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All About the People

[5 minutes]
Mindsetter Moment: Start today’s time with the Lord by making a list of 5-7 people that you are thankful for. Take some time to pray and thank God for those who are blessings in your life.

[15 minutes]
Scripture reading:

2 Chronicles 33:14 - 34:33
Romans 16:10-27
Psalms 26:1-12
Proverbs 20:19

Devotional thought
We’ve spent the last couple of days looking at Hezekiah. Today we are going to move forward a bit and take a look at a portion of the reading that you probably skimmed through (no shame!) Let’s review the list of names in Romans 16. These are specific people that the author, Paul, is grateful for.

In the beginning of this letter to the church in Rome, Paul shares how important the people in the church are to him, and how much he wishes to see them in person (Romans 1:9-10). At the end of the letter, he sums everything up by naming a few special people.

This is significant because there was most likely some tension between those people. The church in Rome had only recently become a diverse group. About 5-7 years earlier the Jewish members of the church had been exiled from Rome due to an edict from the Emperor. Now, those exiled Jews are returning. Blending the Jewish and Gentile cultures into one church was proving to be a challenge. One that Paul addresses in his letter.

With this context in mind, notice that Paul mentions both men and women, Greeks and Jews (even noting a Jew with a decidedly greek name - see Romans 16:11) It is as though Paul is saying “I care about all of you, I value each of you, and I want you to value each other.”

Paul knows something about bringing diverse groups together. He knows that relationships are the best way to build a bridge. Sometimes simply knowing details of cultural differences can provide fuel for division. Knowing people from differing cultural backgrounds creates opportunities for unity.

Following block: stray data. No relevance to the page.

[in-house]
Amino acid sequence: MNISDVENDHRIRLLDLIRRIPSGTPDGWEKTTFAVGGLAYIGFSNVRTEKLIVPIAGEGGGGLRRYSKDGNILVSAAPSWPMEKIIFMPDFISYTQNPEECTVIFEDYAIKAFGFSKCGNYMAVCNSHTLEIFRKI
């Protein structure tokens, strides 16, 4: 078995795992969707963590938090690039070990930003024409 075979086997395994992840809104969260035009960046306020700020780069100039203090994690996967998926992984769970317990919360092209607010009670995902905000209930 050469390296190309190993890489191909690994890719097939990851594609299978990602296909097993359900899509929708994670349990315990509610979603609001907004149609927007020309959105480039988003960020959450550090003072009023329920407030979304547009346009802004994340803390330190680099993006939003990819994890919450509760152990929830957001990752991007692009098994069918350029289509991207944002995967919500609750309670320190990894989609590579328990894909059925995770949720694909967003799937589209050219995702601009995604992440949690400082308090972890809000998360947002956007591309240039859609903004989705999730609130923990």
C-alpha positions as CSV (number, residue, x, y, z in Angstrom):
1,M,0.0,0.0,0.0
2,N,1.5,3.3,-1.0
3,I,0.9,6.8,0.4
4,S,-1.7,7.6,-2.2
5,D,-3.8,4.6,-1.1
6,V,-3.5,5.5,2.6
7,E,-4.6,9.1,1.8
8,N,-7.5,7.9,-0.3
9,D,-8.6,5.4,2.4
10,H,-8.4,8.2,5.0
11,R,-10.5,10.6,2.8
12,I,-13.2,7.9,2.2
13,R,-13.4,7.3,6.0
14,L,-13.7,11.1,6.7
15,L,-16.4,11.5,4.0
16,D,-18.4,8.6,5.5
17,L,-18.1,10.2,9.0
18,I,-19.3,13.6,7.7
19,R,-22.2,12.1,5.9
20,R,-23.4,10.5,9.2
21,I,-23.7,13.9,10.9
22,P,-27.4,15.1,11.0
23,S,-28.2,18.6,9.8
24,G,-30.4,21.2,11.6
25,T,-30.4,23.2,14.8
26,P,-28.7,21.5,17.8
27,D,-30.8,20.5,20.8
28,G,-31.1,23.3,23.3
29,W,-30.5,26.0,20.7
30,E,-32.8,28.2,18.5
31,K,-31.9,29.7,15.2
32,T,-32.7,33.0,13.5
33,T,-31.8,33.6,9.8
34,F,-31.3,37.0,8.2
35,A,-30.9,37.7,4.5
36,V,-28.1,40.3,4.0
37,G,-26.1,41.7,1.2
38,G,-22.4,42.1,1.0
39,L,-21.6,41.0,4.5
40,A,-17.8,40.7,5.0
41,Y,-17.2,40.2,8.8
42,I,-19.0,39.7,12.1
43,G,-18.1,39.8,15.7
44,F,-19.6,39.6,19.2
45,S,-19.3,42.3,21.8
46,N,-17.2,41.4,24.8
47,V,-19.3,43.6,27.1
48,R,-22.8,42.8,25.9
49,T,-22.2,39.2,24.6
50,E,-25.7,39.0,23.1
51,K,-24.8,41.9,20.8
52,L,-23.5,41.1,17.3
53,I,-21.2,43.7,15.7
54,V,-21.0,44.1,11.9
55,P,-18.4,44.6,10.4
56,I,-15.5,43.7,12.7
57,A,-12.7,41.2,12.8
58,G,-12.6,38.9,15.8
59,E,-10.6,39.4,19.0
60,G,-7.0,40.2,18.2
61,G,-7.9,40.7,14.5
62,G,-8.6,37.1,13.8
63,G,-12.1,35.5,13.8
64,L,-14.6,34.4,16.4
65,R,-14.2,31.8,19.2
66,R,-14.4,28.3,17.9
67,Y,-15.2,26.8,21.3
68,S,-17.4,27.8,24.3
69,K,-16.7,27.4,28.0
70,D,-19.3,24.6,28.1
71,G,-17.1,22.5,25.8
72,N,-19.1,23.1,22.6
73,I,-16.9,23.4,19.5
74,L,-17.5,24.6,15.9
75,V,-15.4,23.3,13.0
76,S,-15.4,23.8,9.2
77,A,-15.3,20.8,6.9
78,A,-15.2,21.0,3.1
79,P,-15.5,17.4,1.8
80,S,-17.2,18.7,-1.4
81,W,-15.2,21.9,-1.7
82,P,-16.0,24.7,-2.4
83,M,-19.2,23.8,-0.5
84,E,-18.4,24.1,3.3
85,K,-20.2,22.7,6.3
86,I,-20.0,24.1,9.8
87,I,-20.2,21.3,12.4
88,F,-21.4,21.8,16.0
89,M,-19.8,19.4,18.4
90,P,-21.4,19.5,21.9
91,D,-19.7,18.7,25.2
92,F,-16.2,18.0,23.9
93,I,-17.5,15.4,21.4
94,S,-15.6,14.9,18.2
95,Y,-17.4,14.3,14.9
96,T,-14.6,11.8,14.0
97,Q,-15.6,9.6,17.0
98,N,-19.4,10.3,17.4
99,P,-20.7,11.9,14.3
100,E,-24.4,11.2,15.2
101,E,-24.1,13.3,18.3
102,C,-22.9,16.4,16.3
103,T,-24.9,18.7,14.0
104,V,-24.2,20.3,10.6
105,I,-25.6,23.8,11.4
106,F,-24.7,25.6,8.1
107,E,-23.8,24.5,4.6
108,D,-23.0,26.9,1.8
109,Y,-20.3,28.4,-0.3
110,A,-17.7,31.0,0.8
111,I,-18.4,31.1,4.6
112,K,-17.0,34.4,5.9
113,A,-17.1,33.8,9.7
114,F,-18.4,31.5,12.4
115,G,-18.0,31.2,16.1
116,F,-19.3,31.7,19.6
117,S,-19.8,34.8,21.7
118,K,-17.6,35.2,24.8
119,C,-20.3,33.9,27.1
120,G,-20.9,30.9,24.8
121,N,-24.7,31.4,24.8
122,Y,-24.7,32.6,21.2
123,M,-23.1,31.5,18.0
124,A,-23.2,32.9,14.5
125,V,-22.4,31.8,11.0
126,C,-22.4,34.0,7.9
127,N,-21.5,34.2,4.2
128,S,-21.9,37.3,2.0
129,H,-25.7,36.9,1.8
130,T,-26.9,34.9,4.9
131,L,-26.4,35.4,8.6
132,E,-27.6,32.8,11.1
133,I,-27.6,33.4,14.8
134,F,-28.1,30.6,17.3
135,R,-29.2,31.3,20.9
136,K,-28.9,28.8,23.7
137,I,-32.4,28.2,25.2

What applies to me?
Take a look at that list from our mindsetter moment. How does it look compared to Paul’s list? Is there diversity of thought, socioeconomic status, background, or culture? It’s easy to surround ourselves with people who look, think, and believe just like us.

Consider Paul’s list, this variety of friends who he admires, appreciates, and calls “brothers and sisters.” Sometimes we have to step out of our neighborhood, school, and comfort zone to create diverse friendships. Take a step of faith. The value these relationships bring will be worth it.

[10 minutes]
Write it out: Is there someone God has been placing on your heart that you haven’t reached out to because they are out of your comfort zone? Maybe they have beliefs that you don’t agree with, or maybe they run in different circles. Write their names in your journal and commit to praying for them today.  

Pray it out: Take a few minutes to pray for each person on the list you made at the beginning of this devotional and then pray for the people whose names you just added.  

Live it out: Step out of your comfort zone and reach across a divide to make a new friend today.